Citigroup has banned Zoom internal calls on Fridays in an effort to prevent employees from misbehaving while working from home.
Jane Fraser, the megabank’s new CEO, announced the “No Zoom Friday” policy in a company memo along with other measures designed to address “the incessant pandemic workday.”
“We are a global company that operates in different time zones, but when our work is regularly spread out into the evenings, very early mornings and on weekends, it can prevent us from completely recharging, and that is not good for you nor, ultimately for Citi. ”Fraser wrote in Monday’s memo, which Citi provided to The Post.
Fraser, the first woman to run a major Wall Street bank, said she initially resisted cutting video calls, but reacted after hearing colleagues around the world complain about “Zoom fatigue.”
While Friday calls within Citi will be audio-only, Fraser noted that staff will still need to meet with regulators and customers via video.
He also urged employees to avoid scheduling calls outside of their traditional pre-pandemic work hours and to use their vacation days. Fraser is leading by example: He said he will take a few days off at the end of this month, “knowing that I will return with a fresher brain.”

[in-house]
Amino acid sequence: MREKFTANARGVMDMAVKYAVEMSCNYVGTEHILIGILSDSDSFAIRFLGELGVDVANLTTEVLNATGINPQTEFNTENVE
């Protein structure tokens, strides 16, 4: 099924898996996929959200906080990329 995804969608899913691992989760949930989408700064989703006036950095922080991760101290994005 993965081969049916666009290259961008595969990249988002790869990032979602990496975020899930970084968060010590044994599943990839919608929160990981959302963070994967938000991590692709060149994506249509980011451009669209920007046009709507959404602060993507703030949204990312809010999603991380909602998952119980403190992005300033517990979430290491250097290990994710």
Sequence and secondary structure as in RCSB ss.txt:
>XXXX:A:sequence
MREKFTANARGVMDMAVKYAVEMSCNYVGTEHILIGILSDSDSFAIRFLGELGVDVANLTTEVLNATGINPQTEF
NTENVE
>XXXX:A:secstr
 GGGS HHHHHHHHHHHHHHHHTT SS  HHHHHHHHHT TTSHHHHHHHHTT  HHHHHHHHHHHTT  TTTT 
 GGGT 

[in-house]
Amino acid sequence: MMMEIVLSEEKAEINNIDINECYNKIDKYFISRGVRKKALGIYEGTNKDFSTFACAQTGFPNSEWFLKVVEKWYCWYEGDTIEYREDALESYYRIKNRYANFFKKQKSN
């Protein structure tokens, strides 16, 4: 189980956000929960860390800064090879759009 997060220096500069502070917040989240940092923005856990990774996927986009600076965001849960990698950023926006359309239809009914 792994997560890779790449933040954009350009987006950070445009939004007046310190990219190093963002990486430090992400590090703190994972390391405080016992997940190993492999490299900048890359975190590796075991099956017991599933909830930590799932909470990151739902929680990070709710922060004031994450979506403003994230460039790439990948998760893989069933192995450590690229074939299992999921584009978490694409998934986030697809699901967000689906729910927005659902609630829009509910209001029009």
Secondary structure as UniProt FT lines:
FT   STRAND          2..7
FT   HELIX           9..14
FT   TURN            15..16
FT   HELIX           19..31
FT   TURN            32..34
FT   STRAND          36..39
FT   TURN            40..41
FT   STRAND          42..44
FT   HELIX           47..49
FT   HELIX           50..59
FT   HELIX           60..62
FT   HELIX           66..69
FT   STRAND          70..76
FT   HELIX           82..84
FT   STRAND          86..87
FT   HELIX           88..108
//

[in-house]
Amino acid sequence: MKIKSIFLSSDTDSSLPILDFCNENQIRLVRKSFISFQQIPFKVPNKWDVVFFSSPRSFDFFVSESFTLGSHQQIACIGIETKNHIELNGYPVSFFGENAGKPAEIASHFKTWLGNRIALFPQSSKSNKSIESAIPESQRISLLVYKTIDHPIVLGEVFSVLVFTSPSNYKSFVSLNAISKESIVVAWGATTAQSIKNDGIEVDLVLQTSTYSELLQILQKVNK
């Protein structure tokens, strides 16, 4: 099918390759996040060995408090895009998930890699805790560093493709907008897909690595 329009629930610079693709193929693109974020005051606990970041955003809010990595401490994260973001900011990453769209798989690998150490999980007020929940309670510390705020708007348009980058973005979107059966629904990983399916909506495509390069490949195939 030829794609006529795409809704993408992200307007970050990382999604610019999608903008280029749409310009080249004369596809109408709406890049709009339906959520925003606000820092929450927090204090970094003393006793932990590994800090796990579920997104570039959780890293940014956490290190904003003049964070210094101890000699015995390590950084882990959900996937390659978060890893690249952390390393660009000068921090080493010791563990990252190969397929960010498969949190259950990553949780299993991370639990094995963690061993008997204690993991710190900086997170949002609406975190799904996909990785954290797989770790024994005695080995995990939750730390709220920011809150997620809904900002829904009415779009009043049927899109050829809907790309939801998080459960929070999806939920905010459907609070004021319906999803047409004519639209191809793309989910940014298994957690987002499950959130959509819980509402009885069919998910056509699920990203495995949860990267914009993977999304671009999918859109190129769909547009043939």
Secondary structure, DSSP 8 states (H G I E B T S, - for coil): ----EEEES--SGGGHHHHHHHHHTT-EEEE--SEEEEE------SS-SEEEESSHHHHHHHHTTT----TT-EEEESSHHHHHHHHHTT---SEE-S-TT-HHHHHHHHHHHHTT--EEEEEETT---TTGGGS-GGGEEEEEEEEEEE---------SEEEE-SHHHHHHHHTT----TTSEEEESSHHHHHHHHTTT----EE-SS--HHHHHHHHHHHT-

The bank will give all staff a day off on May 28, which Fraser declared a company holiday called “Citi Restart Day.”
Citi isn’t the only one trying to combat the burnout plaguing Wall Street bankers after a year of working remotely.
Goldman Sachs boss David Solomon vowed to make sure staff have Saturdays off after a group of junior analysts complained that 100-hour workweeks affected their physical and mental health.
But Solomon also emphasized the importance of working long hours, telling subordinates Sunday that going “the extra mile” for clients “can really make a difference in our performance.”
Citi plans to eventually cut back on remote work that apparently left staff without strength, according to the Fraser memo, which was first reported by Financial News.
Most bank jobs will be “hybrid” roles once staff are vaccinated, meaning that people in those positions will go to the office at least three days a week and work from home up to two days a week. said Fraser.
Some jobs will be completely remote after the pandemic, but others, like those in bank branches or data centers, cannot be done off-site, he said.
“While the pandemic has shown us how versatile our colleagues can be, for many of our roles, we strongly believe that there are several material advantages to being physically together,” Fraser wrote.